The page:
What’s Next

GDPR paved the way for the EU AI Act, as there is already international consensus about the need for AI standards. The EU learned from some of the challenges it faced when implementing GDPR that strong international cooperation is necessary, in addition to ensuring better coordination among national regulators, introducing stronger enforcement mechanisms, and providing clearer guidelines for compliance. We elaborate on some of the challenges associated with potential challenges organizations may face under the EU AI Act

Conclusion

The EU AI Act provides guidelines about regulating AI systems to ensure that individuals’ rights and freedoms are protected. Both GDPR and the EU AI Act provide an approach to ensuring that data privacy is protected. Meeting these requirements is necessary as organizations race to become AI-ready while remaining compliant.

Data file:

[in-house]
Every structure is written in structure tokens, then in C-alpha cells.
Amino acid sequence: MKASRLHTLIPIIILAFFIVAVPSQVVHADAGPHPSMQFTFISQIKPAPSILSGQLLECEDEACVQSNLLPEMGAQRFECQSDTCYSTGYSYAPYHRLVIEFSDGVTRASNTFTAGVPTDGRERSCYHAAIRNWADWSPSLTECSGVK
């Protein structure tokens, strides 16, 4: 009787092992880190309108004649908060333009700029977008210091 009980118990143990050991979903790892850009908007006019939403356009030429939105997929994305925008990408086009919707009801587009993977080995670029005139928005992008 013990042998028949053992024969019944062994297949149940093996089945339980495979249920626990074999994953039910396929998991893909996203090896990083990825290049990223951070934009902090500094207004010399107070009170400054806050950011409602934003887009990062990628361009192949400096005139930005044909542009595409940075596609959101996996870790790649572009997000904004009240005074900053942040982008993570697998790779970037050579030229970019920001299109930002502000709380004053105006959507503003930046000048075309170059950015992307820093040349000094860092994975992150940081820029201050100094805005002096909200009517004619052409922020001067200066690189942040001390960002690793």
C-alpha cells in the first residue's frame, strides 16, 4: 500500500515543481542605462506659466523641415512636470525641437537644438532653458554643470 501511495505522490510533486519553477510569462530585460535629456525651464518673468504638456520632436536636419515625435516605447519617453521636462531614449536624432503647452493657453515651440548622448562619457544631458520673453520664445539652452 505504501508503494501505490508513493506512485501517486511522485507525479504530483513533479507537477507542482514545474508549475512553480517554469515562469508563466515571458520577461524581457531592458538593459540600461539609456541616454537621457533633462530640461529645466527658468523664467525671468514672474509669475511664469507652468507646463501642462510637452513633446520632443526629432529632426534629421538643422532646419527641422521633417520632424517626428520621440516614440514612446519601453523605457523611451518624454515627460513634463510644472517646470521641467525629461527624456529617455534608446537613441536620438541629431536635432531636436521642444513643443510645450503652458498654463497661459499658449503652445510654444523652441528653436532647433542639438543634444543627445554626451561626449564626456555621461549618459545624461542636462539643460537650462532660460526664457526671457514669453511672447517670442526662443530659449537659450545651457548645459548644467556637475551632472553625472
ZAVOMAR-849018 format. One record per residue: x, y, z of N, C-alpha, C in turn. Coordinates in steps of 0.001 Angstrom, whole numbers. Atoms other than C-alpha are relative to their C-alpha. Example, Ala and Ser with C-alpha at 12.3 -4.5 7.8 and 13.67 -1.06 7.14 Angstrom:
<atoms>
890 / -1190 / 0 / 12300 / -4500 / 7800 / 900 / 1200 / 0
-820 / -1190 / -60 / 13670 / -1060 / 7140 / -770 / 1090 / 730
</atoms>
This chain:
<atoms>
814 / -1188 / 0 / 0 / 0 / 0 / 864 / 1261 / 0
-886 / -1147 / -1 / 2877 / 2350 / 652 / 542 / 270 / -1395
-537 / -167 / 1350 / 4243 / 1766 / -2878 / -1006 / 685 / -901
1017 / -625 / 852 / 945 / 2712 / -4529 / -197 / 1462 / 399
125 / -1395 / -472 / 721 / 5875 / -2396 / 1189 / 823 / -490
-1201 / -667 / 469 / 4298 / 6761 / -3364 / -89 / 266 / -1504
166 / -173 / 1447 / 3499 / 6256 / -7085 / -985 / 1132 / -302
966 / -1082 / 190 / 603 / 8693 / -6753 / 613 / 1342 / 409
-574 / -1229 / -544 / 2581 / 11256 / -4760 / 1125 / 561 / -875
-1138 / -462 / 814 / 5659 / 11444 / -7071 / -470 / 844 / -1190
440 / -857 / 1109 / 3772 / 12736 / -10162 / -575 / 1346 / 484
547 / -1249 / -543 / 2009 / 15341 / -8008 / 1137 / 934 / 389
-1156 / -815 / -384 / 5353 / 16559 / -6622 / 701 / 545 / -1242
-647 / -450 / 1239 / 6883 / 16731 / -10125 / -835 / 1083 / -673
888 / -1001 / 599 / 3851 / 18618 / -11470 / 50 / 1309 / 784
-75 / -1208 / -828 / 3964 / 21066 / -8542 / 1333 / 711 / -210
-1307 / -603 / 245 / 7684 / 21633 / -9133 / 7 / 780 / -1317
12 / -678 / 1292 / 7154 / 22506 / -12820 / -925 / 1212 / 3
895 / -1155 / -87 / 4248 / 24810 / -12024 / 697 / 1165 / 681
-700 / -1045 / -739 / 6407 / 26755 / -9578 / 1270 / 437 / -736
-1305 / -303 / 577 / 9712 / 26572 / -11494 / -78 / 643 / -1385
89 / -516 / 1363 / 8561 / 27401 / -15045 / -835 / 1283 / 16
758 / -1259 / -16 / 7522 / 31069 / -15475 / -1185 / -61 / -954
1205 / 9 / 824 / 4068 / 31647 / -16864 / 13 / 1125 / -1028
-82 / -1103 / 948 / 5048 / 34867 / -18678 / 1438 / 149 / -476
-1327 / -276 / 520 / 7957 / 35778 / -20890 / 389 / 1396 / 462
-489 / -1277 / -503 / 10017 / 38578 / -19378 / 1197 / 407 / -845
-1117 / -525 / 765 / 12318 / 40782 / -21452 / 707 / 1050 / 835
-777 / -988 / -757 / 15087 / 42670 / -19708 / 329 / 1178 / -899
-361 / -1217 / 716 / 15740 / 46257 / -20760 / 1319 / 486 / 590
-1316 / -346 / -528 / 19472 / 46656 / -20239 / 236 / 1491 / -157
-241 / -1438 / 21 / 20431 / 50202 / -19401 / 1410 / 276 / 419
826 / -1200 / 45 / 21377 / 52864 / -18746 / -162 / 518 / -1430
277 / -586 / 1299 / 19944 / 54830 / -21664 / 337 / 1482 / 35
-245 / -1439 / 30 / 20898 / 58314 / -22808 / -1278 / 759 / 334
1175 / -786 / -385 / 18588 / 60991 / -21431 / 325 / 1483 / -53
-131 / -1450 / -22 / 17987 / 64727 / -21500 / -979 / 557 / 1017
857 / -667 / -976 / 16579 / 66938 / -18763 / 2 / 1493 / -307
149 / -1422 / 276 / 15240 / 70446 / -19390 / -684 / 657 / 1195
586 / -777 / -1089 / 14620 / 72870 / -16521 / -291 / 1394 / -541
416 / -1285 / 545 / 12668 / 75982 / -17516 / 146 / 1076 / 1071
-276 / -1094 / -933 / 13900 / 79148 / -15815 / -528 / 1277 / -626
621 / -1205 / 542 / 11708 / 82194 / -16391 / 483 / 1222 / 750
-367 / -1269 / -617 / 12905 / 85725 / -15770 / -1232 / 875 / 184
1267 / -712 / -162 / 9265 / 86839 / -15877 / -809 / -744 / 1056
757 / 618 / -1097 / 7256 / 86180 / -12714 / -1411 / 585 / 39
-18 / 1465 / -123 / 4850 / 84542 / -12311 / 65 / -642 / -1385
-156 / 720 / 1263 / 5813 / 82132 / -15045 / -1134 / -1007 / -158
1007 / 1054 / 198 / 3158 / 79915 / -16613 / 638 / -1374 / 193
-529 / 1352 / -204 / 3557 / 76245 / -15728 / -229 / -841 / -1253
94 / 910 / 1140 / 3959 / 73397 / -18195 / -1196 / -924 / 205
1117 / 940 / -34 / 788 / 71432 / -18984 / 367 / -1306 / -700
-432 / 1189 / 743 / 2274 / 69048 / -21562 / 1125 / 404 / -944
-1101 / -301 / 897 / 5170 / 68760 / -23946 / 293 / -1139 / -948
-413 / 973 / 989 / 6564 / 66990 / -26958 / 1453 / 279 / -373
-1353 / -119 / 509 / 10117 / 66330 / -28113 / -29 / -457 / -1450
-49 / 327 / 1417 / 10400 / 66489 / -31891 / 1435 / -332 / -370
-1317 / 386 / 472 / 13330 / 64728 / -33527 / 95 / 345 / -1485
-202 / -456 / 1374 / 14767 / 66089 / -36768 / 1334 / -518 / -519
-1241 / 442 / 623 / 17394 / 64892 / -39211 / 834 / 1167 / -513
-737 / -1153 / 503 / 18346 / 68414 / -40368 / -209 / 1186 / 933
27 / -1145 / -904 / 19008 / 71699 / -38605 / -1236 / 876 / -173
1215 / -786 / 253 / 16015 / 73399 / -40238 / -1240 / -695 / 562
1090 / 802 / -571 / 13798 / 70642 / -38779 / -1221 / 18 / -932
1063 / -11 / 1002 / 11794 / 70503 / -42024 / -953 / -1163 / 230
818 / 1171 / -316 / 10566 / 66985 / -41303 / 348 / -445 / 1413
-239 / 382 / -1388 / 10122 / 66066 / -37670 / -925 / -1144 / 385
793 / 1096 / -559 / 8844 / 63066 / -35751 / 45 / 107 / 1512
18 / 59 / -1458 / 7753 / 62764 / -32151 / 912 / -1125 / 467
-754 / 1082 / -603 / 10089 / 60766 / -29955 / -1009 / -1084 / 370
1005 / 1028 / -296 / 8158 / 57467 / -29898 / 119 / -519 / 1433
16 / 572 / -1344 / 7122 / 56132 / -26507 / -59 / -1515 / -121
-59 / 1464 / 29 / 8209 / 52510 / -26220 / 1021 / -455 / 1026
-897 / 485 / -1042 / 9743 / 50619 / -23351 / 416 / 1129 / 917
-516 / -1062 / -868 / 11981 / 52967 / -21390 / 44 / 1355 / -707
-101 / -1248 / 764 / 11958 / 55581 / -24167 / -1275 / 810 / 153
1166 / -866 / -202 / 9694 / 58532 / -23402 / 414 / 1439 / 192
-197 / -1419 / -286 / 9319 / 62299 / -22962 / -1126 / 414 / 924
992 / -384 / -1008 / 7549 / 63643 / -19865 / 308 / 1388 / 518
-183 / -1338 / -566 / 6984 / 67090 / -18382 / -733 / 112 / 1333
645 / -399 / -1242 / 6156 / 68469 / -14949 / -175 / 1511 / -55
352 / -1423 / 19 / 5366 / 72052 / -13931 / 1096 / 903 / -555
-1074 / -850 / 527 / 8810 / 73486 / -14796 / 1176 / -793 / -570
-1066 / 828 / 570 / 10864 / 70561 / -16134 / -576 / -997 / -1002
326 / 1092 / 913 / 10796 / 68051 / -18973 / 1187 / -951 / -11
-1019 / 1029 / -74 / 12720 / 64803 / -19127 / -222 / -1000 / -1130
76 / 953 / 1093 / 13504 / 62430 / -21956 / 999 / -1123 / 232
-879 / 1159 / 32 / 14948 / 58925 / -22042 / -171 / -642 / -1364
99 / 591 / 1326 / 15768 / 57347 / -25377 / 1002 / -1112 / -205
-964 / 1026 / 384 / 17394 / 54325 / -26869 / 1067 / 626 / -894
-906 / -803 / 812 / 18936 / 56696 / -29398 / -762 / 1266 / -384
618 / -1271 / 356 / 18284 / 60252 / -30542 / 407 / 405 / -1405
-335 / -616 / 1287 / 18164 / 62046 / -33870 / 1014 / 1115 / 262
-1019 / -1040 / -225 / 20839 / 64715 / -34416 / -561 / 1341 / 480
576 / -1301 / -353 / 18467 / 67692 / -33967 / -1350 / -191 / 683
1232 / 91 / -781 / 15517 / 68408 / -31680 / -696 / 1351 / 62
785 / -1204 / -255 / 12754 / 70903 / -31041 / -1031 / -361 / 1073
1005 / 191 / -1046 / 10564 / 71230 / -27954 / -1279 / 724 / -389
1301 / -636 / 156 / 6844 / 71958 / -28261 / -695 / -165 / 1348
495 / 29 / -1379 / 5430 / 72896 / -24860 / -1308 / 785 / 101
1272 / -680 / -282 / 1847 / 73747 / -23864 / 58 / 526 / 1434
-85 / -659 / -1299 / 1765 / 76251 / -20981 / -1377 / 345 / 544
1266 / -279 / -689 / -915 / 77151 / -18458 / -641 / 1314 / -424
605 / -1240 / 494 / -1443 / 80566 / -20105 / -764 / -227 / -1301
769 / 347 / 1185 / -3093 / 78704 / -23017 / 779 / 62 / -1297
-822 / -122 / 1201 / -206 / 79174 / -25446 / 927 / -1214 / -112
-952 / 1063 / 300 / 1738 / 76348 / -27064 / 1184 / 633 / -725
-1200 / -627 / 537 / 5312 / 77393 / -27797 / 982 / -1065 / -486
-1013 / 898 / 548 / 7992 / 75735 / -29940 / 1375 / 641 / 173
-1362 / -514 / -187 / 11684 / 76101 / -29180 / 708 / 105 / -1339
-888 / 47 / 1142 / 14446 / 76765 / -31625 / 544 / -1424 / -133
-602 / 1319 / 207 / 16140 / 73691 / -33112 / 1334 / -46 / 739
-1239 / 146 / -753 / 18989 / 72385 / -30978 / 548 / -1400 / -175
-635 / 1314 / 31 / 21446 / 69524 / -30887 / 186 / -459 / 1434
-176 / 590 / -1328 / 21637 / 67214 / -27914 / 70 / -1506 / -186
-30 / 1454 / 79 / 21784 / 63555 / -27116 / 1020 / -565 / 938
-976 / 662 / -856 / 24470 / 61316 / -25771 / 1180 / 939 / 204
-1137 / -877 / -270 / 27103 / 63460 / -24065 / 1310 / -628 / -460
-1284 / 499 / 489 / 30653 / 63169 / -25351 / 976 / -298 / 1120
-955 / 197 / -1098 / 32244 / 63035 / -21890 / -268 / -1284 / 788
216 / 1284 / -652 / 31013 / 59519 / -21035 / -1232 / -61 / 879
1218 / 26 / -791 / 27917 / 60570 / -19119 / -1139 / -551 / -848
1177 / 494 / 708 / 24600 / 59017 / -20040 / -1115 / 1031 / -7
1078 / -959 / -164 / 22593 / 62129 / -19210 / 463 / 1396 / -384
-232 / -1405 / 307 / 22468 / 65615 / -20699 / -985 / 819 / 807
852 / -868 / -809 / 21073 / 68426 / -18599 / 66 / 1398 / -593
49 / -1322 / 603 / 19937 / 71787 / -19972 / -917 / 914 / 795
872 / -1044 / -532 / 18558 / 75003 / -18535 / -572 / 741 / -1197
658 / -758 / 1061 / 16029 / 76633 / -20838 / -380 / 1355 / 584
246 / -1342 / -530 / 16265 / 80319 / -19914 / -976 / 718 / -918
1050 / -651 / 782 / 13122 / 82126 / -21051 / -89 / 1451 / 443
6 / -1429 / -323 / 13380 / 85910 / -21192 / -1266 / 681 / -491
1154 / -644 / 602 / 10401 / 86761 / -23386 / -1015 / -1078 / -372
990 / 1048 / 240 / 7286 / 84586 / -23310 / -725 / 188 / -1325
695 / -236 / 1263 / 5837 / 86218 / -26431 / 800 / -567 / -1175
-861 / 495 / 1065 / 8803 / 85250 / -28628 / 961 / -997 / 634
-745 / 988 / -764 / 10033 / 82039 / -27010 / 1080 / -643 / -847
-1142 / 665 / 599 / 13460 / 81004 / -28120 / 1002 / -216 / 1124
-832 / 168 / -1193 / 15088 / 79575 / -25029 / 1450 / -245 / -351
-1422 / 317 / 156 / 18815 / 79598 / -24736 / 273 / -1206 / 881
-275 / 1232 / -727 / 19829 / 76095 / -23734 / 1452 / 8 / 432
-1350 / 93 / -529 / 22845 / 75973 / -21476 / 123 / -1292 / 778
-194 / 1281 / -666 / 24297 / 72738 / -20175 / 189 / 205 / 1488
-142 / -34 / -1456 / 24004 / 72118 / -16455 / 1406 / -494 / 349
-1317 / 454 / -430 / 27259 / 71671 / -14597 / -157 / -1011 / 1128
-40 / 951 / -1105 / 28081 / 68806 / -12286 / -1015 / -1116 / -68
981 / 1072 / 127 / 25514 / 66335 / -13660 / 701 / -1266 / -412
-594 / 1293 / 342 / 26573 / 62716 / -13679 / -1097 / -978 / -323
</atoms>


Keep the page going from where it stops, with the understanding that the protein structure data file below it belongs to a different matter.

To learn more about how Satori can help your organization become AI-ready while navigating the complexities of both GDPR and the EU AI Act, book a demo with one of our experts. 

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About the author
|Content Specialist

Lisa is a content specialist with an academic background, blending strong analytical and communication skills, to develop engaging instructional content. Lisa has held positions in higher education and public policy and environmental think tanks.